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Eating Disorders

Binge Eating Disorder: Struggling in Silence

Exploring a complex condition and why so many struggle in silence.

Key points

  • Binge eating disorder is the most common eating disorder in the U.S., yet many people struggle in silence.
  • Shame, missed diagnosis, and lack of access to care are among the barriers people with BED face.
  • We can destigmatize binge eating by empowering recovery through empathy, support, and resources.

Binge eating disorder (BED) is a serious mental health condition characterized by recurrent episodes of consuming large quantities of food, in a discreet period of time (i.e. 2 hours), often to the point of discomfort and distress. There is typically a strong sense of urgency or loss of control while eating. Individuals with binge eating disorder commonly report eating very quickly during episodes, often beyond the point of fullness, with a veil of secrecy around the experience. Binges are often described as temporarily soothing but followed by feelings of shame and disgust.

According to recent statistics, BED affects millions of individuals worldwide, with prevalence rates varying across populations. In the United States alone, it is estimated that approximately 2.8% of adults will experience BED at some point in their lives. Women are disproportionately affected, comprising around 60% of diagnosed cases; however, it's important to note that BED can affect individuals of any gender, age, race, or socioeconomic background.

Despite its prevalence, BED often goes undiagnosed or untreated, leading to significant physical and psychological consequences. There are a range of common barriers to getting help:

Missed Diagnosis. BED often goes undiagnosed in healthcare settings since providers often lack sufficient training to recognize the symptoms, which can differ from other eating disorders and may not always result in noticeable weight changes. Established protocols for screening could capture those who are struggling but healthcare systems do not regularly integrate screenings for BED during routine appointments. It’s also important to note that individuals with BED often avoid medical care altogether due to traumatic past interactions with providers who focus on body weight in shaming and inappropriate ways.

Shame. Individuals with BED often feel a great deal of shame about their behavior and are therefore reluctant to communicate their struggles to healthcare providers, family members, or other possible supports. Societal attitudes and stereotypes surrounding weight, food, and body shape/size contribute to feelings of embarrassment and self-blame. There's a pervasive misconception that overeating is simply a matter of lack of willpower or self-control, which frequently leads individuals with BED to internalize feelings of inadequacy or failure, further reinforcing a need to hide their struggle. The secretive nature of binge eating, where individuals often consume large amounts of food in private, only intensifies these feelings of shame and isolation.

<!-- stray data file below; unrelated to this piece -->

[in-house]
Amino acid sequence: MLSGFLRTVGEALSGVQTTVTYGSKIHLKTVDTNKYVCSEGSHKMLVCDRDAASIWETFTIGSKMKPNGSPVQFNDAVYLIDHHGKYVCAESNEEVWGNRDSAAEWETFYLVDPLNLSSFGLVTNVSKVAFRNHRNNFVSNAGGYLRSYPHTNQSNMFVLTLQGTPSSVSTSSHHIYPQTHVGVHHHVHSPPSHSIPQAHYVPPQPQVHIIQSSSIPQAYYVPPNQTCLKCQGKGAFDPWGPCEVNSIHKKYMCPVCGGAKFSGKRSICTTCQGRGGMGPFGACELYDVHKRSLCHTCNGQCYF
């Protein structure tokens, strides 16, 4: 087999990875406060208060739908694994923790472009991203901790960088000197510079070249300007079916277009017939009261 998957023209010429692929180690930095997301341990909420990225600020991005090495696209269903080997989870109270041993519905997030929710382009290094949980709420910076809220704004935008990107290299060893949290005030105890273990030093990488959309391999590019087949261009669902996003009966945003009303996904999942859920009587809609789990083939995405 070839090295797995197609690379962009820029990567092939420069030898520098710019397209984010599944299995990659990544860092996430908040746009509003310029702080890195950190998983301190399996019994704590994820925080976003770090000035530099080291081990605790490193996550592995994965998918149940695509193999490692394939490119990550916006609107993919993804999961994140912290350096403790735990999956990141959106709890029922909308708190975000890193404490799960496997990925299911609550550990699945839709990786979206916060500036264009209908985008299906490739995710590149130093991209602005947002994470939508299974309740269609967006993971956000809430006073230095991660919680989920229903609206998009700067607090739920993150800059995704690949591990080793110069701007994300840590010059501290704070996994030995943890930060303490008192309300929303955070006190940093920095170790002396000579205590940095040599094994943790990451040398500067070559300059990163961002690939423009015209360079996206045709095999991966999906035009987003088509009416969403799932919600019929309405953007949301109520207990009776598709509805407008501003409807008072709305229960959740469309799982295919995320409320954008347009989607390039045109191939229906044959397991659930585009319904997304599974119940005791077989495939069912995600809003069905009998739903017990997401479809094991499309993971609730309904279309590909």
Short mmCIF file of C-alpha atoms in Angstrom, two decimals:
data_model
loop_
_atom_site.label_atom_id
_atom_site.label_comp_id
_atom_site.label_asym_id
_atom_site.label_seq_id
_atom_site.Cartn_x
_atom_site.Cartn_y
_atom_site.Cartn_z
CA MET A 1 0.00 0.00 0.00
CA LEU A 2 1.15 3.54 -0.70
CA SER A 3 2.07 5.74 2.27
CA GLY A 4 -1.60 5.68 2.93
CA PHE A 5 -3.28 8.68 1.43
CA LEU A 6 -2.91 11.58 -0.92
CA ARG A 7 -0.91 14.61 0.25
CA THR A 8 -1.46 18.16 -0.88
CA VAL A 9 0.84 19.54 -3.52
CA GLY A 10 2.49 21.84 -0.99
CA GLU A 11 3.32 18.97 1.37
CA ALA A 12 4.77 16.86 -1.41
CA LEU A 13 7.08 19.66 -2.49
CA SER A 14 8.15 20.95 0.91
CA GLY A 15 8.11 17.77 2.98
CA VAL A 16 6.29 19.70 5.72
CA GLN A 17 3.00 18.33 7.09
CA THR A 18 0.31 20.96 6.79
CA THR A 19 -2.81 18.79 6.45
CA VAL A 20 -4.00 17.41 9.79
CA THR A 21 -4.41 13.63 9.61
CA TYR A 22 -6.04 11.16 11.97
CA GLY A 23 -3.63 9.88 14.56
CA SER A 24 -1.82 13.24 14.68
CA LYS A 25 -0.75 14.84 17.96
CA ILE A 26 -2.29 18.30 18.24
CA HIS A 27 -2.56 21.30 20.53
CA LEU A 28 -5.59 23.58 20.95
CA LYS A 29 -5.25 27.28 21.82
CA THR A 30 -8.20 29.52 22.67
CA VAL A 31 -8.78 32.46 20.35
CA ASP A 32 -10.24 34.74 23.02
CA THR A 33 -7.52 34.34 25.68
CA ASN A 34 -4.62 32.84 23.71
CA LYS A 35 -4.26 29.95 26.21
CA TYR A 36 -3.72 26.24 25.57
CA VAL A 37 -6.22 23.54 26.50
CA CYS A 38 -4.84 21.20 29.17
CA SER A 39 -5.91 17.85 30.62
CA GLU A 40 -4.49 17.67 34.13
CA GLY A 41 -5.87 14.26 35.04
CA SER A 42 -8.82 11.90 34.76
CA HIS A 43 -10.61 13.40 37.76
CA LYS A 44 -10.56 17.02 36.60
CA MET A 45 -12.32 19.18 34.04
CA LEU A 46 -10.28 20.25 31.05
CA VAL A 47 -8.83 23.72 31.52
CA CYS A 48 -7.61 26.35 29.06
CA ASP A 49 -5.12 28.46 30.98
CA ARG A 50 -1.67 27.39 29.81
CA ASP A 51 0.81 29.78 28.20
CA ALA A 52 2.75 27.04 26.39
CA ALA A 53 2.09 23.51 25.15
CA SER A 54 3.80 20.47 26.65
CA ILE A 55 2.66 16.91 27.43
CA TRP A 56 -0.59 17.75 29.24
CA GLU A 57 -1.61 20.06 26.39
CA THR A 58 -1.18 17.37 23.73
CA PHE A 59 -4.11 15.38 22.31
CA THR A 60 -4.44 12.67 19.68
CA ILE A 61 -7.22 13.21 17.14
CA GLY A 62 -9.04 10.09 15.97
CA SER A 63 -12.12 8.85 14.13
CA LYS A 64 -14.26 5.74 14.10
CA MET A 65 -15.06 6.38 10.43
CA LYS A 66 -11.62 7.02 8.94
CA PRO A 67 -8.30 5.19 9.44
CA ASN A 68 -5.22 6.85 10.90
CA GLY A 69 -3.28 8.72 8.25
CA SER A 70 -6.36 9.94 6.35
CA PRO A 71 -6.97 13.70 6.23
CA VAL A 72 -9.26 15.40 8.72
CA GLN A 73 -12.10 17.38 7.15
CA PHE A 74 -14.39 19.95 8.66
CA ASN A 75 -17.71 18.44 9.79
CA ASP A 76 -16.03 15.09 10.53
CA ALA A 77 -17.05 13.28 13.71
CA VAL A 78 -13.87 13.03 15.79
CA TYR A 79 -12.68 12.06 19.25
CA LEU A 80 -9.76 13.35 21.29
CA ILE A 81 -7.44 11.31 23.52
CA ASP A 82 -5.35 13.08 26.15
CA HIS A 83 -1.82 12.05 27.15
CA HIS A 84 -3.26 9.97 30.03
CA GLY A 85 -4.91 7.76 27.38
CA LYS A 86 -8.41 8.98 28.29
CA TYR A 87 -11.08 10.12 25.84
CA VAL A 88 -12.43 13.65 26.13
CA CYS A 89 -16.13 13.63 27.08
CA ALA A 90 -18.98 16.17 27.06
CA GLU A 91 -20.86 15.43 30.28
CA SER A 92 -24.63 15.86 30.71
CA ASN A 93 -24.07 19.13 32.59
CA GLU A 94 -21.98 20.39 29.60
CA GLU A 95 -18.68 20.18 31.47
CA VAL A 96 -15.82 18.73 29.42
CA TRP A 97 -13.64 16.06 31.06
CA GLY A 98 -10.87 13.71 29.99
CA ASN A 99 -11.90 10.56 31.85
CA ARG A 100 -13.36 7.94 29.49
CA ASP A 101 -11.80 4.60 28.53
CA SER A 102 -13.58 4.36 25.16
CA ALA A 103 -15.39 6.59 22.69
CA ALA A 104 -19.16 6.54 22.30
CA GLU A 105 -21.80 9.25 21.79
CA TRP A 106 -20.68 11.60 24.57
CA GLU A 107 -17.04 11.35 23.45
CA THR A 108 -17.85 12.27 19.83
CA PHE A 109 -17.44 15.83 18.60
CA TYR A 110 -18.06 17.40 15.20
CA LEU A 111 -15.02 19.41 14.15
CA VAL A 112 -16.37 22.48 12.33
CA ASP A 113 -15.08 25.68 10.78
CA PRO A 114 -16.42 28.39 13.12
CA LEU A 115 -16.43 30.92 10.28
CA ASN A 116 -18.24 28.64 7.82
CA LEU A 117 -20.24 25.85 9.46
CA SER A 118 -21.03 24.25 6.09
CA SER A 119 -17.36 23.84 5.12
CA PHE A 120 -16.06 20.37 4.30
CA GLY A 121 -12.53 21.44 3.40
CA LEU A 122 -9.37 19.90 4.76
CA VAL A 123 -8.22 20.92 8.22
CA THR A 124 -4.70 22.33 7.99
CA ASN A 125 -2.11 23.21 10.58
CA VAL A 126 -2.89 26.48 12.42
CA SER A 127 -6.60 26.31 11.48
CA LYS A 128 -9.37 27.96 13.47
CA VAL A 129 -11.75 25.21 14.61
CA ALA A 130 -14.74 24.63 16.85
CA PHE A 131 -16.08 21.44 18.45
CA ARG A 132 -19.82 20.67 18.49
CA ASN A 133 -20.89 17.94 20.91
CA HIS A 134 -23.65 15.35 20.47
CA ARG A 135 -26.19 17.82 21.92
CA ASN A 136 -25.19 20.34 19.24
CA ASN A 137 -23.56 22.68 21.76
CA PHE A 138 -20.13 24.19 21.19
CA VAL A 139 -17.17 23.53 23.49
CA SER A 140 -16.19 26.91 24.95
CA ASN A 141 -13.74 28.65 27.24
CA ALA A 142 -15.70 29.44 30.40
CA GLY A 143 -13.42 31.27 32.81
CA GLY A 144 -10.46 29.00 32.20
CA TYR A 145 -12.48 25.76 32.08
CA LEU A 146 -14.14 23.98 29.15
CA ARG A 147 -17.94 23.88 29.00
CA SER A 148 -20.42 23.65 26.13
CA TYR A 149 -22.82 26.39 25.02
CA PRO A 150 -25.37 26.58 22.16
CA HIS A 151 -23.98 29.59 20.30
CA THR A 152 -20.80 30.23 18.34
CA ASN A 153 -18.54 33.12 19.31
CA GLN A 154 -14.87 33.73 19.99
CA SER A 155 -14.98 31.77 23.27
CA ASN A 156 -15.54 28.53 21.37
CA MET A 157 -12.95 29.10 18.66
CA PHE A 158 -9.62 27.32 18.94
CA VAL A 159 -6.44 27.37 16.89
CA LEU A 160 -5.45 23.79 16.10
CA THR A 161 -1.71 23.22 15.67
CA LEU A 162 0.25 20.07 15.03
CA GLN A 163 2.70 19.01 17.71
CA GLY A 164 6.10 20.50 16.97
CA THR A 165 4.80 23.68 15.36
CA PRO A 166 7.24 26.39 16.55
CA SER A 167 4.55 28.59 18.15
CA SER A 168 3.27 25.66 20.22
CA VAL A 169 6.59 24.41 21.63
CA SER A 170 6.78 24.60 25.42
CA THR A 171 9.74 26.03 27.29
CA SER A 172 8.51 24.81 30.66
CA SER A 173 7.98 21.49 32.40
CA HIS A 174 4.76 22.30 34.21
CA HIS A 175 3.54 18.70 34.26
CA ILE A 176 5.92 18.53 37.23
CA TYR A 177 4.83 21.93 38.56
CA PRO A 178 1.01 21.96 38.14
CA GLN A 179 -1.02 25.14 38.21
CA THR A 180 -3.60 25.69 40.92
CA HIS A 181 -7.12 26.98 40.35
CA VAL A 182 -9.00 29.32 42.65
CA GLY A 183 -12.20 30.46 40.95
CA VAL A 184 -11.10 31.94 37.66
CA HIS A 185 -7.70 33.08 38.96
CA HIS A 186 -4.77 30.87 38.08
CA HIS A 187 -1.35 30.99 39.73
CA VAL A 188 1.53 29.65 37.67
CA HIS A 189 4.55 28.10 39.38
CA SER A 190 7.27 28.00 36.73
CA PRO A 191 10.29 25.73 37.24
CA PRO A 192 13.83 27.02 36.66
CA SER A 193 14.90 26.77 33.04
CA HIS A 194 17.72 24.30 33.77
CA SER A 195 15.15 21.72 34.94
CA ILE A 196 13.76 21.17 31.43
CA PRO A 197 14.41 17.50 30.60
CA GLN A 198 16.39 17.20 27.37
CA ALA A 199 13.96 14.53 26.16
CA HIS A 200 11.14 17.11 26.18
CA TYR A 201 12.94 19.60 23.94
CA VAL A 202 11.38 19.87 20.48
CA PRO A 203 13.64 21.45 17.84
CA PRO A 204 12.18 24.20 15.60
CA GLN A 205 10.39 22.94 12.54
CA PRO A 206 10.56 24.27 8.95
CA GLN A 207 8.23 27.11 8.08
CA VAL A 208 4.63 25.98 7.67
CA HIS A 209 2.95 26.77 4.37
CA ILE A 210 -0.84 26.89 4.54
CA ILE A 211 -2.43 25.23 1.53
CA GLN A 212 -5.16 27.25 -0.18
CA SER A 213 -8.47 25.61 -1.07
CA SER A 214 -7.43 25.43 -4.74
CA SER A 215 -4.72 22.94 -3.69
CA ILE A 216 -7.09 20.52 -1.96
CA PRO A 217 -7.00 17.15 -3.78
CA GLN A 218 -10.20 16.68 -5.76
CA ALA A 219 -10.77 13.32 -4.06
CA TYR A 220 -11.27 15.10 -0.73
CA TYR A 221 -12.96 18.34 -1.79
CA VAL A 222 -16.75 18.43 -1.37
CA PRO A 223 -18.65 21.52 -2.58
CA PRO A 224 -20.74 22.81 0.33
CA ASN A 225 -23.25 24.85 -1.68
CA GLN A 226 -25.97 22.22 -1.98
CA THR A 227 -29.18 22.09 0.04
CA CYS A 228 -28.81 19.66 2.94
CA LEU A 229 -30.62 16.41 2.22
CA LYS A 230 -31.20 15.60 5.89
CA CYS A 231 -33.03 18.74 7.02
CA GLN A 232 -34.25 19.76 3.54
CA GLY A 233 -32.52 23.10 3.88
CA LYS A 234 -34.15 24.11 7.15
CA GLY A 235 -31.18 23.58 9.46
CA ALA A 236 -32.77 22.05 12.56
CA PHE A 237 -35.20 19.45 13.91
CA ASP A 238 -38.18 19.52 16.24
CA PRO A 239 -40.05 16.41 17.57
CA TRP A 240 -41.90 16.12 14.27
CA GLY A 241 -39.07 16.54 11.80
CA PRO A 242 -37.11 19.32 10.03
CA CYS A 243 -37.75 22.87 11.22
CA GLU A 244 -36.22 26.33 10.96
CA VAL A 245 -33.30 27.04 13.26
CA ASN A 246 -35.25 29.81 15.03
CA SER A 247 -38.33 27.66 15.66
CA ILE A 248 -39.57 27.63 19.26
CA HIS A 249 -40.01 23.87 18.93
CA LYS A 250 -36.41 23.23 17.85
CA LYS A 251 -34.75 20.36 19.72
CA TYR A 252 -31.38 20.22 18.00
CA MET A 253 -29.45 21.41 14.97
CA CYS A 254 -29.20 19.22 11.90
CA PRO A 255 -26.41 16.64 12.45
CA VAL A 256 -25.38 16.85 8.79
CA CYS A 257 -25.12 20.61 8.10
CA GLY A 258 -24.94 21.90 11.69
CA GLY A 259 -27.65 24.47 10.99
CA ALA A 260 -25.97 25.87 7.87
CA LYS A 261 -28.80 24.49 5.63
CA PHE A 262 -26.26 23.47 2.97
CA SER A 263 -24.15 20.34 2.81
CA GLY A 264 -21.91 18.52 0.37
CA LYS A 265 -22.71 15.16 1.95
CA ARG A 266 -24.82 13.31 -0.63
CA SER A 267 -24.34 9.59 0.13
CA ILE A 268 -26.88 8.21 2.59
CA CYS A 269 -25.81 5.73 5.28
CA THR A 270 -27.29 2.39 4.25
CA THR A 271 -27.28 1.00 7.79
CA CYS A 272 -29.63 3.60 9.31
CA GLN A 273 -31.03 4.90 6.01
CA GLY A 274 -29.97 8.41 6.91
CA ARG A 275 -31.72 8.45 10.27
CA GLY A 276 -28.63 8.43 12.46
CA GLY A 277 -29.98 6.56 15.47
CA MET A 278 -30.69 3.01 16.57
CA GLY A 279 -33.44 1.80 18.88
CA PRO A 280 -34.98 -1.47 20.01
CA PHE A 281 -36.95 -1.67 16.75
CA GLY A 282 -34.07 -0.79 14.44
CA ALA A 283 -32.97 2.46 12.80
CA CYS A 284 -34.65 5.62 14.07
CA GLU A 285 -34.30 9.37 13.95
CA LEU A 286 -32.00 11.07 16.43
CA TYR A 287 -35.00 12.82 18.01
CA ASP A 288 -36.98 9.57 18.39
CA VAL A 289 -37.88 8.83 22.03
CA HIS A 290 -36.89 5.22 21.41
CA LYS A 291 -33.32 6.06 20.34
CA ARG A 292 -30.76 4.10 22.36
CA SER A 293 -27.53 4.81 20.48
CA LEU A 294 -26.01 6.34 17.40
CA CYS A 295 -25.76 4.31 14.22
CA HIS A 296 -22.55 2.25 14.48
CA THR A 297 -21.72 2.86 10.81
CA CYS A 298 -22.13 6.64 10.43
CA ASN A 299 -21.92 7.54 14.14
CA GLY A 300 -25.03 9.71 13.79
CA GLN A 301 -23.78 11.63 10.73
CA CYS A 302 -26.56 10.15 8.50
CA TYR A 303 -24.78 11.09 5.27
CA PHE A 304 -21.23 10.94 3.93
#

Access to Care. Accessing appropriate care is a tremendous barrier to healing from binge eating. There is a shortage of specialized treatment providers trained in the diagnosis and management of BED, particularly in certain regions and healthcare systems. This scarcity results in long wait times for appointments and limited availability of evidence-based treatments such as Cognitive-Behavioral Therapy (CBT) or Dialectical Behavior Therapy (DBT). Additionally, financial barriers, including high treatment costs and limited insurance coverage for mental health services, can prevent individuals from accessing the care they need.

The Toll of Silence

As with any mental health condition, secrecy perpetuates the disorder's hold, hindering individuals from seeking the support and treatment they desperately need. Without a safe space to open up about their experiences, they may spiral deeper into unhealthy behaviors, exacerbating the physical and emotional toll of binge eating. Moreover, the absence of external validation or understanding can amplify feelings of worthlessness and hopelessness, further complicating recovery efforts.

Overcoming the silence surrounding binge eating disorder requires destigmatization, compassionate understanding, and accessible resources for support. Creating an environment in which individuals feel empowered to speak openly about their struggles is essential for breaking down barriers to recovery. By fostering empathy and providing non-judgmental support, we can help those affected by binge eating disorder find their voices and embark on a path toward healing and recovery.

To find a therapist, visit the Psychology Today Therapy Directory.

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